Obesity can lead to a number of health problems including diabetes, heart disease, stroke, low back pain, fatty liver disease, and osteoarthritis. The medical treatments currently available for obesity are limited. Exenatide is an injectable medication approved for treatment of type 2 diabetes that causes weight loss in some diabetic subjects. The reasons exenatide is thought to cause weight loss include decreased food intake, increased feelings of fullness and nausea. Because levels of a human gut hormone (glucagon like peptide 1) that is similar to exenatide have been shown to be related to resting energy expenditure, it is also possible that exenatide may have effects on a person s metabolism, a.k.a. energy expenditure, but any effect of exenatide on energy expenditure has yet to be evaluated. Even though exenatide is used to treat diabetes, administration of exenatide to non-diabetic lean individuals did not cause frankly low blood sugars.

The primary goal of this study is to investigate the way in which exenatide given twice a day to obese (BMI >= 30 kg/m^2) people without diabetes might lead to weight loss. Because response to weight loss treatment can be highly variable between individuals, we will look at the role of exenatide in changing food intake and energy expenditure as possible explanations for weight loss. We will also assess the safety profile of exenatide in non-diabetic obese people.

This study will involve the use of exenatide or placebo, determined randomly, in obese individuals without diabetes over a 5 week period. The primary measurements will include effects of exenatide on energy expenditure and food intake. We will also look at changes in body fat and the levels of hormones involved in the sensations of hunger and fullness. We will assess if any exenatide-induced changes can predict which individuals lose weight over the 5 weeks. The safety and side effects of exenatide in non-diabetic individuals during this time will also be determined. Findings from this study would help to determine how exenatide works to cause weight loss in people without diabetes, who might benefit most, and would help to improve understanding of why some people respond better to weight loss treatment than others.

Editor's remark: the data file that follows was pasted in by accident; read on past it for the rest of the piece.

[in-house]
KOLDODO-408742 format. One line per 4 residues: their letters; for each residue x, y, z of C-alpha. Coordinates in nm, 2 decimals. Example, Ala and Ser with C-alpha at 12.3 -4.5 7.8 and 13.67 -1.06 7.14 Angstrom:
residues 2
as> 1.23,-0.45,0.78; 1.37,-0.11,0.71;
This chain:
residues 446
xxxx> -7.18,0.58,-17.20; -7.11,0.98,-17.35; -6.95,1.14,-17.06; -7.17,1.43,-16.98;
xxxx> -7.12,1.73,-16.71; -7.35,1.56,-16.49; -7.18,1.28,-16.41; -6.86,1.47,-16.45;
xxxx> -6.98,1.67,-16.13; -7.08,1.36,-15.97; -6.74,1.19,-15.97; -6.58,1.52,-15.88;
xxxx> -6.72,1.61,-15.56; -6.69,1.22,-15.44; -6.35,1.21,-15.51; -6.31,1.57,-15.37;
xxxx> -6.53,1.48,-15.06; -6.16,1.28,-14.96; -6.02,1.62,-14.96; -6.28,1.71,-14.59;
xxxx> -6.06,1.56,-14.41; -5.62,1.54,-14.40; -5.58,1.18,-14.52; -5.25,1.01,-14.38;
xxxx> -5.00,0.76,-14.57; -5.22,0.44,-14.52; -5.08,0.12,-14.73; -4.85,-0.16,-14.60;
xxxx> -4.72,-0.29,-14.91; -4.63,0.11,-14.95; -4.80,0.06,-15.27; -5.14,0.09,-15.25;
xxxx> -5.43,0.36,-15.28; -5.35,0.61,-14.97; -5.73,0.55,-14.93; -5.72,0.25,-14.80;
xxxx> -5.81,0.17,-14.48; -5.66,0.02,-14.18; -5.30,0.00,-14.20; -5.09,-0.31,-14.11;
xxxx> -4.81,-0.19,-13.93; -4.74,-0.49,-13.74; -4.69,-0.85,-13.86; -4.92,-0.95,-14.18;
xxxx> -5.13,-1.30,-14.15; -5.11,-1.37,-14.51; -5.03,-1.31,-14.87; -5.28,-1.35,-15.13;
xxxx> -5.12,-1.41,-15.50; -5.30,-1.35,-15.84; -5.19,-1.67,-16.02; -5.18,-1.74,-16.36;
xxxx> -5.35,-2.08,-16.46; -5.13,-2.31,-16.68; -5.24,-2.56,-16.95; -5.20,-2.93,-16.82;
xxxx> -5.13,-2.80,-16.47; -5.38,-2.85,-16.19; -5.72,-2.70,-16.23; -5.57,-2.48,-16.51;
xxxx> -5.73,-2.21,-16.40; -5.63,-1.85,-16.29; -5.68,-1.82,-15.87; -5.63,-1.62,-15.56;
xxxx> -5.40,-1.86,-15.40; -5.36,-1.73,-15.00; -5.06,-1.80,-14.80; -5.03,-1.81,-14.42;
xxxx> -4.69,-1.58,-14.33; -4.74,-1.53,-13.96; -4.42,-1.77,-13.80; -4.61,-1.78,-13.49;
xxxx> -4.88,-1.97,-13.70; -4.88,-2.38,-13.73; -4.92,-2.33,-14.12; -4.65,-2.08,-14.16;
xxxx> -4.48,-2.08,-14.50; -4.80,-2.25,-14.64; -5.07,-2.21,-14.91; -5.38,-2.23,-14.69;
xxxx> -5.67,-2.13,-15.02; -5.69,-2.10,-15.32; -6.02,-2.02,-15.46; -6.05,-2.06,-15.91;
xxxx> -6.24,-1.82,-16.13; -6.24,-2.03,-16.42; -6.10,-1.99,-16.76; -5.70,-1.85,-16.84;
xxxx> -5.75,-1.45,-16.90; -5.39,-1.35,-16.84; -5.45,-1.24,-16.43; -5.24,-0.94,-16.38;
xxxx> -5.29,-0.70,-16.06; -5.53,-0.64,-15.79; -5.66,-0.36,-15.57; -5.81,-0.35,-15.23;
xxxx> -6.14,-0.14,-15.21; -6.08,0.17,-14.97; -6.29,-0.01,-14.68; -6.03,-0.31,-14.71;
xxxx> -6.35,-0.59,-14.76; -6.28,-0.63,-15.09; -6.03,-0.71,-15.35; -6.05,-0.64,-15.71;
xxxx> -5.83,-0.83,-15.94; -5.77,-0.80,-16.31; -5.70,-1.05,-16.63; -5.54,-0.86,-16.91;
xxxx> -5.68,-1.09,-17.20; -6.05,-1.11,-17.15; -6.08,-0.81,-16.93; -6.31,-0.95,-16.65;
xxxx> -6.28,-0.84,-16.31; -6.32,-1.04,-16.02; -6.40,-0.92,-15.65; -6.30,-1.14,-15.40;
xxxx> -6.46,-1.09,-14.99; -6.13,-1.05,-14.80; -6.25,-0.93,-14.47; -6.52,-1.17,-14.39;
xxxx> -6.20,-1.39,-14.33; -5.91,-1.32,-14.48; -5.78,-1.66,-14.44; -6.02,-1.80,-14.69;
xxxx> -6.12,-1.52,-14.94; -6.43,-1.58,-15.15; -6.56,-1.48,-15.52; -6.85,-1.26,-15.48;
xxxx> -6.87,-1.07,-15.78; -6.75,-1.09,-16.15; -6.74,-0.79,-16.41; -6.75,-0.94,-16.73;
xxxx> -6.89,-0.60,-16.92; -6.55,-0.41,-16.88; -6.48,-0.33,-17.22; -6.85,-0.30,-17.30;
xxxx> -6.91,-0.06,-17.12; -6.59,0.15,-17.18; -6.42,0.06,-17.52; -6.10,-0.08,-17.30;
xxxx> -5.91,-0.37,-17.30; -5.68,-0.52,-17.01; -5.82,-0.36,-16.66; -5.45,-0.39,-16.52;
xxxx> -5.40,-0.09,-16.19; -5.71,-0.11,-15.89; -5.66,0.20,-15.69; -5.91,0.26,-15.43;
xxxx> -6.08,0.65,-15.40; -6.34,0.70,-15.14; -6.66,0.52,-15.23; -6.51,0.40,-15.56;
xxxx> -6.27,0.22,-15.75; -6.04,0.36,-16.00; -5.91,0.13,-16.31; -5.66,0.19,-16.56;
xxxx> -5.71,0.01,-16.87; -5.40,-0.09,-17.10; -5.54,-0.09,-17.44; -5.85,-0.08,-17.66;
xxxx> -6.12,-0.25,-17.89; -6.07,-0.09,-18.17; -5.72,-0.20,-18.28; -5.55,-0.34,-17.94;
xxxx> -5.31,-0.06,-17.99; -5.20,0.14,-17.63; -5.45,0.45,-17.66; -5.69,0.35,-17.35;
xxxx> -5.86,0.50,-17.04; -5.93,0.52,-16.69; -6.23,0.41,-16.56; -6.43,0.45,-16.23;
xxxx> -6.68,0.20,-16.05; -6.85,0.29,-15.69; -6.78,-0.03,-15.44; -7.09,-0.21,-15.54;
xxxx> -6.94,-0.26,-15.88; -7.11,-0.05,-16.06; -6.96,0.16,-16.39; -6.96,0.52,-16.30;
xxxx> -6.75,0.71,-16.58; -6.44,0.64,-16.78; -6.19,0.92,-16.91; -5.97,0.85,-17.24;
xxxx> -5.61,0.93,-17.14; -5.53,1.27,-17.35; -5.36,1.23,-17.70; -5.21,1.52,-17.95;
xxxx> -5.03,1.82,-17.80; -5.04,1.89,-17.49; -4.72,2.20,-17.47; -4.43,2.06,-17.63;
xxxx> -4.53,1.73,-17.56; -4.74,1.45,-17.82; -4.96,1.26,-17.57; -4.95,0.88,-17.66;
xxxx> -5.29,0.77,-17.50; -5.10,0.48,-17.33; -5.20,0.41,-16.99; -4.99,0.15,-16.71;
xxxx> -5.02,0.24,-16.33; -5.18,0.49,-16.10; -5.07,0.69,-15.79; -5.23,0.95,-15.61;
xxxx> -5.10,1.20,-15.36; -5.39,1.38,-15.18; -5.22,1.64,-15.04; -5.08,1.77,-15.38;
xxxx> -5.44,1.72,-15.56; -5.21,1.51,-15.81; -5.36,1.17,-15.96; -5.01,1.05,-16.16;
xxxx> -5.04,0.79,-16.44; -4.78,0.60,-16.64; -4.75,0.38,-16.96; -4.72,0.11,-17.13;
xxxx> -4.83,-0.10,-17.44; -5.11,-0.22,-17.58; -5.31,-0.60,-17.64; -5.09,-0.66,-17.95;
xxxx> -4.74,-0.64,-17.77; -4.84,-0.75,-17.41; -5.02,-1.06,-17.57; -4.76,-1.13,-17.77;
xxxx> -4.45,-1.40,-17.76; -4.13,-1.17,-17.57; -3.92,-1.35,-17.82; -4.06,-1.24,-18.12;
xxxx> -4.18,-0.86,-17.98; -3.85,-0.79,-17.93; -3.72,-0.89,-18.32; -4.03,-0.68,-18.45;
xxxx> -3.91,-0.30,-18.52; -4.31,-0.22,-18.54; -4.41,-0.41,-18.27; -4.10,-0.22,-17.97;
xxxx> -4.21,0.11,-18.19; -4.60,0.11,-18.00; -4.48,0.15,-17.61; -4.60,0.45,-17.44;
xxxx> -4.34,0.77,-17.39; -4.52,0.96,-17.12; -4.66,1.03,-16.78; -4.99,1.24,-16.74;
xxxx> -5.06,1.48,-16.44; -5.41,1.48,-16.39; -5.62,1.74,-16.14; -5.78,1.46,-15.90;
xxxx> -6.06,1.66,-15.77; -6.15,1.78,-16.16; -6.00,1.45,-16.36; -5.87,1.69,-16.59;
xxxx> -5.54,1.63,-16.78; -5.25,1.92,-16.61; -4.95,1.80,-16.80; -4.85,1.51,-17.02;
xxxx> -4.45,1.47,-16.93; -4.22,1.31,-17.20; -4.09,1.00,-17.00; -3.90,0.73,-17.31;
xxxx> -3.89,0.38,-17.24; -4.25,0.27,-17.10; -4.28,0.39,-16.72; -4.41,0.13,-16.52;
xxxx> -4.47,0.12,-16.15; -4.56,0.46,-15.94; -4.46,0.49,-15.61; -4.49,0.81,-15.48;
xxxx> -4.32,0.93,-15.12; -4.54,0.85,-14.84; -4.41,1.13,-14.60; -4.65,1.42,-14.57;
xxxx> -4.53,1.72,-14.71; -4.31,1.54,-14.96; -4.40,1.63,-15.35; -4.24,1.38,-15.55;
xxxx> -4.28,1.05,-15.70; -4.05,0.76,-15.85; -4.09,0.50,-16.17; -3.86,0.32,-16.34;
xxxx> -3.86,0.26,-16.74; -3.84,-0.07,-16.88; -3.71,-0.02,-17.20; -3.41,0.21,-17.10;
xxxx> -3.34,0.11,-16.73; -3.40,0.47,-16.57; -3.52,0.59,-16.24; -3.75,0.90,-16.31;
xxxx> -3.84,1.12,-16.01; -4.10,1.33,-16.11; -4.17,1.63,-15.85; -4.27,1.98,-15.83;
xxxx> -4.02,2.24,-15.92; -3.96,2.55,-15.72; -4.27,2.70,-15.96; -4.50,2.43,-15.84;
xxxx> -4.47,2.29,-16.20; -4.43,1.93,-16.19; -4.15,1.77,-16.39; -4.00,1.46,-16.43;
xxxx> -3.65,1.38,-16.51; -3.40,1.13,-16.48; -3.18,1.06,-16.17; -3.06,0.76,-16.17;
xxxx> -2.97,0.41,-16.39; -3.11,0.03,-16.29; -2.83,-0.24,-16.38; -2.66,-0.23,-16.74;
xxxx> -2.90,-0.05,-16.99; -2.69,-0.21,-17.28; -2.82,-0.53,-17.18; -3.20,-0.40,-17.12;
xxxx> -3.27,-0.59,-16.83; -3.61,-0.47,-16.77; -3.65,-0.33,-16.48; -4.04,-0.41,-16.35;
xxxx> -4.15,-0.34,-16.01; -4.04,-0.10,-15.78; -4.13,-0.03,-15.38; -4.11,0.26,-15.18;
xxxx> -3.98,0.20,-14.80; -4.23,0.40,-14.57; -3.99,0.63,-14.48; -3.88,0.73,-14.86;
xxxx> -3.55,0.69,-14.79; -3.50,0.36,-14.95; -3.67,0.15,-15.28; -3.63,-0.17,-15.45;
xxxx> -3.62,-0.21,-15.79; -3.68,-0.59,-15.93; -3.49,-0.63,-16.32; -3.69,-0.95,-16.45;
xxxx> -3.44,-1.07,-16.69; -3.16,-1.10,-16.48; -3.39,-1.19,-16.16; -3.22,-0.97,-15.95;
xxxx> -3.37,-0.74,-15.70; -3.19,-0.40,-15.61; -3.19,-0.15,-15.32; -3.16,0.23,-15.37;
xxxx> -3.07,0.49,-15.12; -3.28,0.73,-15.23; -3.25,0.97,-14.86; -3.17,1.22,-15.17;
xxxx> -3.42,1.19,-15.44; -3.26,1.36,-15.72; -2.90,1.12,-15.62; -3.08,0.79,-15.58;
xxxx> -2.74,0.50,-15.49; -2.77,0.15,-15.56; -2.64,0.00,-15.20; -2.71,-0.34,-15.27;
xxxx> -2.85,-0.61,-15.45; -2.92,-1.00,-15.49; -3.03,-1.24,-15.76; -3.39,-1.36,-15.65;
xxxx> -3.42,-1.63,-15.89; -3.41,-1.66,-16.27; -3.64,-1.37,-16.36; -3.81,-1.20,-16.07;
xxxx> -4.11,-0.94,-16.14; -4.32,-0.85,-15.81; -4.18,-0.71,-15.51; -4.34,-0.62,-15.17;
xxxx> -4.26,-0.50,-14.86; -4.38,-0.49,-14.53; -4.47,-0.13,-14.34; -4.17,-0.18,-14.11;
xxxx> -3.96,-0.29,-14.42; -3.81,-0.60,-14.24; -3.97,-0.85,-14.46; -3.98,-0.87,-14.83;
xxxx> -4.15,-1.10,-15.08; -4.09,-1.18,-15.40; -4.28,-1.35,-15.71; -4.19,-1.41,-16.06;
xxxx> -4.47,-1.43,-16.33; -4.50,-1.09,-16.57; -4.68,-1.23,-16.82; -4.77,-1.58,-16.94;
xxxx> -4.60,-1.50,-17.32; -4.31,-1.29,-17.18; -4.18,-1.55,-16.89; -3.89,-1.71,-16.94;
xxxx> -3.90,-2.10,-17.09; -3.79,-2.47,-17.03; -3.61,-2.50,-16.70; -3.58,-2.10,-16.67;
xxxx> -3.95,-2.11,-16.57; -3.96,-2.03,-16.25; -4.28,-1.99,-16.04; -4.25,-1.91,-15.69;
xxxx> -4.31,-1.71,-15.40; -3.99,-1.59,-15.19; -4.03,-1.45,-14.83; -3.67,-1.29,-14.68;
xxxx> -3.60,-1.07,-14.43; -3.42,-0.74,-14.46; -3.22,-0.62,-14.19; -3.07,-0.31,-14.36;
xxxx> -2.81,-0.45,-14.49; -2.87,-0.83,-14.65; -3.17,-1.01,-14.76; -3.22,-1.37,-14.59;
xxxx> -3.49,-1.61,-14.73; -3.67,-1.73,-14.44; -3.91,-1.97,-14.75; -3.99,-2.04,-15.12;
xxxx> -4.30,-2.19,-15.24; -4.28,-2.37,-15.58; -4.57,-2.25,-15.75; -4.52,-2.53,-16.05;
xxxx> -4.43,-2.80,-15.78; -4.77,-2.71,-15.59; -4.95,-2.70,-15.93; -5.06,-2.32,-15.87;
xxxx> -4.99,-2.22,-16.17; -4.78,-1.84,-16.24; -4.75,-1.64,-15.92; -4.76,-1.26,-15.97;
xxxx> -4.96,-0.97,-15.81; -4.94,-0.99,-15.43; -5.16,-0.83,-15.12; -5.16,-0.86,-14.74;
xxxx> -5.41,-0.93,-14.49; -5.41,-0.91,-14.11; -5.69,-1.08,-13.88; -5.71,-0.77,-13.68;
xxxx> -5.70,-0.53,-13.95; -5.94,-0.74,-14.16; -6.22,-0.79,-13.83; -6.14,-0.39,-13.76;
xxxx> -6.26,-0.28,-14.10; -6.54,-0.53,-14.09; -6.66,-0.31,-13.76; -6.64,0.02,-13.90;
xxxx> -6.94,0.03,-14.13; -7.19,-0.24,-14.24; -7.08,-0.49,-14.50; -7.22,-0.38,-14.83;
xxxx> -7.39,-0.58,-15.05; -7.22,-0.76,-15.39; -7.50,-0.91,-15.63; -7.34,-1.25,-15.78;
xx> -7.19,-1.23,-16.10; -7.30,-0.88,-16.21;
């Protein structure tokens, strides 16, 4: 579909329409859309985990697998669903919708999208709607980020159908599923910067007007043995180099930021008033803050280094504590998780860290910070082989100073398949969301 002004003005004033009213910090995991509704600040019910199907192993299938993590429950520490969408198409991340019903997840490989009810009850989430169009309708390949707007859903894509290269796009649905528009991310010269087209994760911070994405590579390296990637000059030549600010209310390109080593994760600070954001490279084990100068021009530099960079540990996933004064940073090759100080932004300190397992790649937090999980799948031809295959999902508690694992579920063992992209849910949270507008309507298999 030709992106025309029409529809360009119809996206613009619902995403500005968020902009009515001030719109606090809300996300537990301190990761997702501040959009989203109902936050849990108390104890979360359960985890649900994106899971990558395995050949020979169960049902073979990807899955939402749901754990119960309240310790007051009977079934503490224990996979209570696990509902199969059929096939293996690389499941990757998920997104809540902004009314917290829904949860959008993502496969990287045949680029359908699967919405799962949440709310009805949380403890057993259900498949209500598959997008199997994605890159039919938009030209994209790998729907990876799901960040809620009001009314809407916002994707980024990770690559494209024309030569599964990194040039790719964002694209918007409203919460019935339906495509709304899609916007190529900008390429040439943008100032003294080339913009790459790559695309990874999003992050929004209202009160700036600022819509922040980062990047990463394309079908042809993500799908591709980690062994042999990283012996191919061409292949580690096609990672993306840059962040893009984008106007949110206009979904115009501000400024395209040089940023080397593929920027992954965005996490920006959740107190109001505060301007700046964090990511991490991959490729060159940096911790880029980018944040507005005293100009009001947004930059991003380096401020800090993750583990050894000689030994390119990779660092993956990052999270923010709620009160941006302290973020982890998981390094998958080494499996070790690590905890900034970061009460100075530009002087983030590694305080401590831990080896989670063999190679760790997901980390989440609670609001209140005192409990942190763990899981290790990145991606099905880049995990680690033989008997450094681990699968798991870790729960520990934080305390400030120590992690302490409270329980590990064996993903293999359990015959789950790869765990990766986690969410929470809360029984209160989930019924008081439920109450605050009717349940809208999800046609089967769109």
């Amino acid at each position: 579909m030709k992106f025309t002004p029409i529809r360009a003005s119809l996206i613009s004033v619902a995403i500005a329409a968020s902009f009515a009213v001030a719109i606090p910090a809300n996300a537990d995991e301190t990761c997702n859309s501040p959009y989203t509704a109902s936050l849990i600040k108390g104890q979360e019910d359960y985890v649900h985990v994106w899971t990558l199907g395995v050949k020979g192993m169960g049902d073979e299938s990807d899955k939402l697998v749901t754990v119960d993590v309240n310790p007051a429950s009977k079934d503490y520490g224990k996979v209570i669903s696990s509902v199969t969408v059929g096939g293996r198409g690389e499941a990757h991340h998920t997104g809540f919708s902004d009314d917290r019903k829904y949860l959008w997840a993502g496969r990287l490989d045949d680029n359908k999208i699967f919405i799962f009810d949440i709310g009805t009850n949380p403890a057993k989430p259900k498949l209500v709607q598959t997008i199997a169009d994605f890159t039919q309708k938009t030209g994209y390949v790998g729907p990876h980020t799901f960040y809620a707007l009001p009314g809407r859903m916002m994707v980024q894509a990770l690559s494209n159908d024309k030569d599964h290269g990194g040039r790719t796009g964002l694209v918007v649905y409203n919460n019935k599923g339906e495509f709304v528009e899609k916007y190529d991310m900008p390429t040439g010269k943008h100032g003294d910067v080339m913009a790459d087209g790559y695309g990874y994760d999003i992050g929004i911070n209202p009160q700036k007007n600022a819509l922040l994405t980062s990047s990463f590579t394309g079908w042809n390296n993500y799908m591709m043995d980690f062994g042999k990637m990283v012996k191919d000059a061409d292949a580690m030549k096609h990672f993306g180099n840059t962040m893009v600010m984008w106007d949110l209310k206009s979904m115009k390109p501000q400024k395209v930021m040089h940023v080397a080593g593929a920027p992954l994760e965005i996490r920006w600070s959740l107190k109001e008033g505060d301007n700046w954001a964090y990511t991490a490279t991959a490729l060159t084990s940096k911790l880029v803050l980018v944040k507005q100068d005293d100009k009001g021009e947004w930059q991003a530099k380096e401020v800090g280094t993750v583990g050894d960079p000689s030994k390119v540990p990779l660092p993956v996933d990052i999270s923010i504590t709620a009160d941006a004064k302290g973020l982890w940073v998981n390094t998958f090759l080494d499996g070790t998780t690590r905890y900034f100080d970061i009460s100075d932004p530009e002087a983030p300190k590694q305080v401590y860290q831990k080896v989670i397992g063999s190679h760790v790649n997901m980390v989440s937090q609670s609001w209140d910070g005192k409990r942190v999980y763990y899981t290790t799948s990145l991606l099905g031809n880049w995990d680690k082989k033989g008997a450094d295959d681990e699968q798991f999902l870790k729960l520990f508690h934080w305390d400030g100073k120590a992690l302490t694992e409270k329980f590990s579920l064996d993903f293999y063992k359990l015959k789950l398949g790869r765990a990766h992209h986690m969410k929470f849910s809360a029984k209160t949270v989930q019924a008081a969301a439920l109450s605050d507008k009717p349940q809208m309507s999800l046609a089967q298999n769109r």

Study Type  ICMJE Interventional
Study Phase  ICMJE Phase 3
Study Design  ICMJE Allocation: Randomized
Intervention Model: Parallel Assignment
Masking: Double (Participant, Investigator)
Primary Purpose: Treatment
Condition  ICMJE
  • Weight Loss
  • Obesity
Intervention  ICMJE
  • Drug: Byetta (exenatide)
    Exenatide is an injectable medication
  • Behavioral: Weight loss
    Because response to weight loss
  • Other: Metabolic Chamber
    The subject stays in the small room
  • Drug: Placebo
Study Arms  ICMJE
  • Active Comparator: Exenatide
    10 micrograms subcutaneously twice
    Interventions:
    • Drug: Byetta (exenatide)
    • Behavioral: Weight loss
  • Placebo Comparator: Placebo
    Twice daily
    Interventions:
    • Other: Metabolic Chamber
    • Drug: Placebo
Publications *

*   Includes publications given by the data provider as well as publications identified by ClinicalTrials.gov Identifier (NCT Number) in Medline.
 
Recruitment Information
Recruitment Status  ICMJE Completed
Actual Enrollment  ICMJE
 (submitted: December 12, 2017)
150
Original Enrollment  ICMJE
 (submitted: March 5, 2009)
100
Actual Study Completion Date  ICMJE September 19, 2016
Actual Primary Completion Date September 19, 2016   (Final data collection date for primary outcome measure)
Eligibility Criteria  ICMJE
  • INCLUSION CRITERIA:
  • Premenopausal women and men < 55 years of age
  • BMI >30 kg/m(2)
  • Expressed desire for weight loss
  • Stable weight (variation < 2.3 kg within past 6 months)
  • Ability to provide informed consent
  • Ability to follow verbal and written instructions
  • Nonsmoker
  • Ability to commute to study site on a regular basis for short outpatient visits over 5 weeks